• Abstract: How to understand what uniquely African contribution speculative fiction created by African authors makes is a vexed question. Drawing on concepts of the geopolitics of knowledge and locus of enunciation, from the South American tradition of decolonial theory, I argue that the term "Indigenous" must be retained to specify works that speak from epistemic locations within Indigenous African cultures. Such fiction does important remembering work by recovering, renewing, and extending Indigenous knowledge traditions and so claiming the right to imagine futures in Indigenous terms. This remembering is obscured if such fiction is examined in terms such as Afrofuturism, which primarily focuses on race, or Africanfuturism, which focuses on geographical location. Indigenous remembering works from a specific Indigenous locus of enunciation and uses this episteme to explain the present and imagine the future. Such remembering must be distinguished from works that reduce Indigenous knowledge and knowers to tokens of their culture, as the "Other" to Eurocentric knowledge and its claim of universality. I illustrate this distinction by discussing two stories, "The writing in the stars" by Jonathan Dotse and "Herbert wants to return home" by Masima Musodza, showing how Musodza's story is told from within a specific Indigenous framework, the Shona conception of personhood known in Shona as hunhu, whereas Dotse's tale speaks about Malian astrophysics but from outside it. It is this distinction, a vital colonial difference, that the term Indigenous African speculative fiction aims to capture.
       
  • Hullo, Bu-Bye, Koko, Come In

    • Abstract: How to understand what uniquely African contribution speculative fiction created by African authors makes is a vexed question. Drawing on concepts of the geopolitics of knowledge and locus of enunciation, from the South American tradition of decolonial theory, I argue that the term "Indigenous" must be retained to specify works that speak from epistemic locations within Indigenous African cultures. Such fiction does important remembering work by recovering, renewing, and extending Indigenous knowledge traditions and so claiming the right to imagine futures in Indigenous terms. This remembering is obscured if such fiction is examined in terms such as Afrofuturism, which primarily focuses on race, or Africanfuturism, which focuses on geographical location. Indigenous remembering works from a specific Indigenous locus of enunciation and uses this episteme to explain the present and imagine the future. Such remembering must be distinguished from works that reduce Indigenous knowledge and knowers to tokens of their culture, as the "Other" to Eurocentric knowledge and its claim of universality. I illustrate this distinction by discussing two stories, "The writing in the stars" by Jonathan Dotse and "Herbert wants to return home" by Masima Musodza, showing how Musodza's story is told from within a specific Indigenous framework, the Shona conception of personhood known in Shona as hunhu, whereas Dotse's tale speaks about Malian astrophysics but from outside it. It is this distinction, a vital colonial difference, that the term Indigenous African speculative fiction aims to capture.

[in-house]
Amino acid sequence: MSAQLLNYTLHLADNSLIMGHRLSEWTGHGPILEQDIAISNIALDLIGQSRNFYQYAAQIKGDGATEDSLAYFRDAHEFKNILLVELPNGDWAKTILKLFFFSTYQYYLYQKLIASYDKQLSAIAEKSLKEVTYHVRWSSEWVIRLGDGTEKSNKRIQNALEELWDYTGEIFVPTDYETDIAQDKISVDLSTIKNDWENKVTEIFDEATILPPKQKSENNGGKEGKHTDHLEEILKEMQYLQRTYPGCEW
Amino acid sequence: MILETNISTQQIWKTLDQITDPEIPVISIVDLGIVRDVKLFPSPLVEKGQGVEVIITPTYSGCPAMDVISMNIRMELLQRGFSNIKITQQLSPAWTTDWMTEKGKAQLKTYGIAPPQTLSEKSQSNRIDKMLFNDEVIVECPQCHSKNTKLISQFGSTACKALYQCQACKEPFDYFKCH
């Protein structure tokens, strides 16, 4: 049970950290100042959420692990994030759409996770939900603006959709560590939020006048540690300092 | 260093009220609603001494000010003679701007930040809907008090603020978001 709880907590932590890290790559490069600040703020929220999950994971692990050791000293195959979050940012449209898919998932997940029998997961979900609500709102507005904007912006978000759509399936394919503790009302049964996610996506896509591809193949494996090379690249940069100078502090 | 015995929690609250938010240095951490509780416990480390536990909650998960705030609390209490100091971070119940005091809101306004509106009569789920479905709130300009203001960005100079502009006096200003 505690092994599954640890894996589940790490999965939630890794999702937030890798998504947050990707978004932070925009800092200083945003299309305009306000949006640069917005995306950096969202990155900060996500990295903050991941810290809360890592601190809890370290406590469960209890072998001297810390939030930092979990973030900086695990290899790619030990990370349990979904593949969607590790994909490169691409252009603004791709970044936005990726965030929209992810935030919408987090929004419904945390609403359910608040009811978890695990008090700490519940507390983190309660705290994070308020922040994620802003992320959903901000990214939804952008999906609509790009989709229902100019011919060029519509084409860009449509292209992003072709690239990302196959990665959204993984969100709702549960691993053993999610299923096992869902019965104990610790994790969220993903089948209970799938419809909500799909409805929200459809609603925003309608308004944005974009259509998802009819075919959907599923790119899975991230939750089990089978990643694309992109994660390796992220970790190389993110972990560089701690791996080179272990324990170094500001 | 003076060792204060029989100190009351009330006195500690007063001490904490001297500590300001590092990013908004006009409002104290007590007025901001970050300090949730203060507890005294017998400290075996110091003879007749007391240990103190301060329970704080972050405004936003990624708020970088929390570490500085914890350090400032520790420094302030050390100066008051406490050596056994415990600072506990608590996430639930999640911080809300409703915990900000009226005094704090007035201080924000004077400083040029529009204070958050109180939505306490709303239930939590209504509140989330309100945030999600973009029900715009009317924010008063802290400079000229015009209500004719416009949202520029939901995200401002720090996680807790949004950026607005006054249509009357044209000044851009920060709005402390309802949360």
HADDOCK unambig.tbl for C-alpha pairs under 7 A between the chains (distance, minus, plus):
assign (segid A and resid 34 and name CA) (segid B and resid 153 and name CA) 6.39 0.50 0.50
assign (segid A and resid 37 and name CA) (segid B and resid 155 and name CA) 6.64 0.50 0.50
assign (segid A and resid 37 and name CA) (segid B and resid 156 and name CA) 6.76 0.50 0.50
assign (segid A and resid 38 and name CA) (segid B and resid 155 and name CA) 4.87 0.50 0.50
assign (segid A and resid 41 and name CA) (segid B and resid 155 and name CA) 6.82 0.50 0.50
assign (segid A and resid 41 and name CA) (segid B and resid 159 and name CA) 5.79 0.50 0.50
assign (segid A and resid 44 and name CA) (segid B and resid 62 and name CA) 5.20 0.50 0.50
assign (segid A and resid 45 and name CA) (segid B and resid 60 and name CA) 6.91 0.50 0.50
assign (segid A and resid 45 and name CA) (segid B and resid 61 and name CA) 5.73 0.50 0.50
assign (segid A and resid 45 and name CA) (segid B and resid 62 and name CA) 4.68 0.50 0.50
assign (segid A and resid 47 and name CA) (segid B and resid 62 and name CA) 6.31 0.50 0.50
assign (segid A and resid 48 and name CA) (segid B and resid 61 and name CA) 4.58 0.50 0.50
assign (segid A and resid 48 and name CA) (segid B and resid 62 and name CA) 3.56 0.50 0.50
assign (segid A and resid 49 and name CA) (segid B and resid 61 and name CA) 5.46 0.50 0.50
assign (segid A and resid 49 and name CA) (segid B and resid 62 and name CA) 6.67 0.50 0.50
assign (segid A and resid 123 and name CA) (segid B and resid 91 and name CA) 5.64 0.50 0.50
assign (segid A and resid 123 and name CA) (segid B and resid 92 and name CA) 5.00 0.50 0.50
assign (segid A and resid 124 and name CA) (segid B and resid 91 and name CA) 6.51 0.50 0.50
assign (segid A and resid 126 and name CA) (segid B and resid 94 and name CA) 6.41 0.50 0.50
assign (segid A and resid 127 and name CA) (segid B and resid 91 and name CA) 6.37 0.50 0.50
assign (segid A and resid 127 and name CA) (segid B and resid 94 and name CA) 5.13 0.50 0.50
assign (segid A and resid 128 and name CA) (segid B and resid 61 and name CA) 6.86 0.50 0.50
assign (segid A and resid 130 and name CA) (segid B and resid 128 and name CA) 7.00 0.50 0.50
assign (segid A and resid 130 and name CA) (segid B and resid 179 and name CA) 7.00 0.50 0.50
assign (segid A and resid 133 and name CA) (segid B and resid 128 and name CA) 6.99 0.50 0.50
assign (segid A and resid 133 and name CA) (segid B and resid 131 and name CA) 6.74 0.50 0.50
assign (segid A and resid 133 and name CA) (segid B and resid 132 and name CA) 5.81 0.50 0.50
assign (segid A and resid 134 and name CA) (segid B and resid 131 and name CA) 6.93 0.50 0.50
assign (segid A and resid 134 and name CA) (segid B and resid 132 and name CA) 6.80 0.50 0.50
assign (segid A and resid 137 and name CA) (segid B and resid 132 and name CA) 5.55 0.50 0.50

• Nomadiese sterre

    • Abstract: How to understand what uniquely African contribution speculative fiction created by African authors makes is a vexed question. Drawing on concepts of the geopolitics of knowledge and locus of enunciation, from the South American tradition of decolonial theory, I argue that the term "Indigenous" must be retained to specify works that speak from epistemic locations within Indigenous African cultures. Such fiction does important remembering work by recovering, renewing, and extending Indigenous knowledge traditions and so claiming the right to imagine futures in Indigenous terms. This remembering is obscured if such fiction is examined in terms such as Afrofuturism, which primarily focuses on race, or Africanfuturism, which focuses on geographical location. Indigenous remembering works from a specific Indigenous locus of enunciation and uses this episteme to explain the present and imagine the future. Such remembering must be distinguished from works that reduce Indigenous knowledge and knowers to tokens of their culture, as the "Other" to Eurocentric knowledge and its claim of universality. I illustrate this distinction by discussing two stories, "The writing in the stars" by Jonathan Dotse and "Herbert wants to return home" by Masima Musodza, showing how Musodza's story is told from within a specific Indigenous framework, the Shona conception of personhood known in Shona as hunhu, whereas Dotse's tale speaks about Malian astrophysics but from outside it. It is this distinction, a vital colonial difference, that the term Indigenous African speculative fiction aims to capture.
       
  • Swatland